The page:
Kyle Sampson was raised in Utah, graduating from BYU and serving a mission in Minnesota. Having married a long time member of the church, I have a basic understanding of the LDS, and I can verify that this was no small feat by Mr. Sampson. In serving a mission he gave 2 years of his life, with alot of that time spent walking door to door in a suit, giving his testimony of the worthiness of the message of Joseph Smith to whoever answered the door when he knocked. He was allowed recreation on Mondays, but the rest of his time was devoted to his responsibilities as a missionary. I may not agree with Sampson's politics, but he has earned my respect for what must be a deeply held faith.

So how is it that these two prominently religious and devout people have come to a point in their lives that they are widely reviled for being liars, corrupted, and otherwise unsavory? One having resigned in disgrace and the other fearful of jail time if she testifies... I contend they have reached the ugly end of the relationship which is often formed by the marriage of political power and a deepset conviction that ones faith is inherently infallible.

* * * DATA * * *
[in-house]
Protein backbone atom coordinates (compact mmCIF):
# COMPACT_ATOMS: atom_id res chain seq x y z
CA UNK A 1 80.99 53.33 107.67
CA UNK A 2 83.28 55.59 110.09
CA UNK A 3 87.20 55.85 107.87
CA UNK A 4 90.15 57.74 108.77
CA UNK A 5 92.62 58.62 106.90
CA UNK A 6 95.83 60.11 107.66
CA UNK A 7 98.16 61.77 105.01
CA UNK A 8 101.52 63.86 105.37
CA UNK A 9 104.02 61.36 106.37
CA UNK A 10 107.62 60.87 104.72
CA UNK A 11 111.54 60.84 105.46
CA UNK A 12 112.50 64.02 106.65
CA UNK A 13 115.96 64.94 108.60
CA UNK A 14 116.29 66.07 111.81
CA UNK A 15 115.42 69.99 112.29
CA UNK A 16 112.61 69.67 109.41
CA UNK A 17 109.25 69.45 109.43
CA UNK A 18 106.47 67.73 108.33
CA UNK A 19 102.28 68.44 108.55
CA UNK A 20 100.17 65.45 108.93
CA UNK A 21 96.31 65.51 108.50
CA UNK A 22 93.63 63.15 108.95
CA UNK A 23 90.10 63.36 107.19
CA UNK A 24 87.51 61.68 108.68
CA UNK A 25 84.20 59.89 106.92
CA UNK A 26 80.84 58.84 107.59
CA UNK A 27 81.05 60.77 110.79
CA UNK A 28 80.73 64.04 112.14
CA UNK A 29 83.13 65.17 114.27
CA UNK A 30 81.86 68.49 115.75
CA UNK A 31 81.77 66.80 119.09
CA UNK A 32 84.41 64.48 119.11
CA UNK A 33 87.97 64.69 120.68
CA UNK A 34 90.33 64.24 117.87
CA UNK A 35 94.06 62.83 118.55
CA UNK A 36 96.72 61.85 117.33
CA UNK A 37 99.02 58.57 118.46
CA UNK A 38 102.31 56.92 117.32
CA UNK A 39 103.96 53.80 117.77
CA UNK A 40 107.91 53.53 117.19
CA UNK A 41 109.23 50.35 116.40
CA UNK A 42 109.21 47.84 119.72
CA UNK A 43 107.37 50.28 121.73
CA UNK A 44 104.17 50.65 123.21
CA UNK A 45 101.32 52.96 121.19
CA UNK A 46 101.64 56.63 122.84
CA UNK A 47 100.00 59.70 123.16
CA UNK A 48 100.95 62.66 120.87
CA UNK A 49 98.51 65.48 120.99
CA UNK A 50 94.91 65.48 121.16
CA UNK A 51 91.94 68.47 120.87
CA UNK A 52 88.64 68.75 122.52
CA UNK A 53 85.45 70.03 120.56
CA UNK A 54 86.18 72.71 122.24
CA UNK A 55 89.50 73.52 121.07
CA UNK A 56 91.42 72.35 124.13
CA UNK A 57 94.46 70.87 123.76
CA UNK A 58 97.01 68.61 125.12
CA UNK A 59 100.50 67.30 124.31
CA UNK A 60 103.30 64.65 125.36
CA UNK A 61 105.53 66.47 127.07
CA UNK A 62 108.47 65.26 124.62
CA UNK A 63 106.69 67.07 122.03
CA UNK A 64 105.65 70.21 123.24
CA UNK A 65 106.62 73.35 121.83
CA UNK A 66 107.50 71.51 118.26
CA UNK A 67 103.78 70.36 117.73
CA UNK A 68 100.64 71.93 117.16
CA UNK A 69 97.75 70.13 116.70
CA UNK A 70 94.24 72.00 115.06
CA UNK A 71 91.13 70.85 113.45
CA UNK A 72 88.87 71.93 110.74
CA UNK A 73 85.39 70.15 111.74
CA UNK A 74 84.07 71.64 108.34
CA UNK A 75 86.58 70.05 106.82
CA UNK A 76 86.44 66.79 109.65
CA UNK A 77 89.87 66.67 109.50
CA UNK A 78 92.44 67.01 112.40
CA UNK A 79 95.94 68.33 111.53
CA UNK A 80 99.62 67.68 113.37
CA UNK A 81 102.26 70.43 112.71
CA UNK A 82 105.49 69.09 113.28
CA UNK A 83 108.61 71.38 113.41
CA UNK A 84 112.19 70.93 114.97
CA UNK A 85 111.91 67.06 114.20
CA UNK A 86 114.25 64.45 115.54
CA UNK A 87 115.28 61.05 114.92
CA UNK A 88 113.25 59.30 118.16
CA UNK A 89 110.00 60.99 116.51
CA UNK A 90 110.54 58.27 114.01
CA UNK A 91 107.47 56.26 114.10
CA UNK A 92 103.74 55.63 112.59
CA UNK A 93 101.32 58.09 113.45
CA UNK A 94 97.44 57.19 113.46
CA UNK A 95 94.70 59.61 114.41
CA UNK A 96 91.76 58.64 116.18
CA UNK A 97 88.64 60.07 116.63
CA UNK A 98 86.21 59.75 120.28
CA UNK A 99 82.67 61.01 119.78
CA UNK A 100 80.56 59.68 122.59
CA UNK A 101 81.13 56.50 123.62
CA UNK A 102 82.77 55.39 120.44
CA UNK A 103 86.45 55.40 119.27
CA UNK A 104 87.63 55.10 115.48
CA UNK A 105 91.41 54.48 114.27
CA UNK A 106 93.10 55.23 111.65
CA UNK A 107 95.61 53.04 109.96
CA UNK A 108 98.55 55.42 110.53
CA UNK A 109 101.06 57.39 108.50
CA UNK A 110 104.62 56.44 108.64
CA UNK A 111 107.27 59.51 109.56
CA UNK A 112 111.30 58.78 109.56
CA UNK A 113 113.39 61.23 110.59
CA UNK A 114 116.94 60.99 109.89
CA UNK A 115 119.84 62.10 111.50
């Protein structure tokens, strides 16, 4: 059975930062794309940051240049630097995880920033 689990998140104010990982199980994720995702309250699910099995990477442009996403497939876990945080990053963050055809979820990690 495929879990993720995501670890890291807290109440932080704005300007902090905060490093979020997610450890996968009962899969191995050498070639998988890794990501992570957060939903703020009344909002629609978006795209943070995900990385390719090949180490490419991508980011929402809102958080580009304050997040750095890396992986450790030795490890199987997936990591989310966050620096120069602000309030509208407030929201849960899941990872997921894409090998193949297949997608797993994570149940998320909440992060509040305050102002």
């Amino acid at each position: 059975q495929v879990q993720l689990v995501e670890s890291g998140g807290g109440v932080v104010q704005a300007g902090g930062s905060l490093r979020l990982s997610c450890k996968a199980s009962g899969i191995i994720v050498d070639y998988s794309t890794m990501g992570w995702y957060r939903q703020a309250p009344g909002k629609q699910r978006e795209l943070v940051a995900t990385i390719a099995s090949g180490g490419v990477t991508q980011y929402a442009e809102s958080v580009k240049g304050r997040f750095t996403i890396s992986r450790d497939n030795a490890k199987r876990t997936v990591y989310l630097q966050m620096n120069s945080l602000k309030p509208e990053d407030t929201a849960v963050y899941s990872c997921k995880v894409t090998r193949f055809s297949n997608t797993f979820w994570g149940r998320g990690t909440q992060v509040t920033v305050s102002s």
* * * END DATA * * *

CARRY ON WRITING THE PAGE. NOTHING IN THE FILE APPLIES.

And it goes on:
Believing that you are doing Gods work (or the right thing as it were, if you are not a believer) when you run into a bit of an obstacle can be a source of strength. It can test ones faith. How you react to that testing serves to demonstrate the true character of the person. I'm saying that belief can be a good thing, it doesn't have to be negative. However...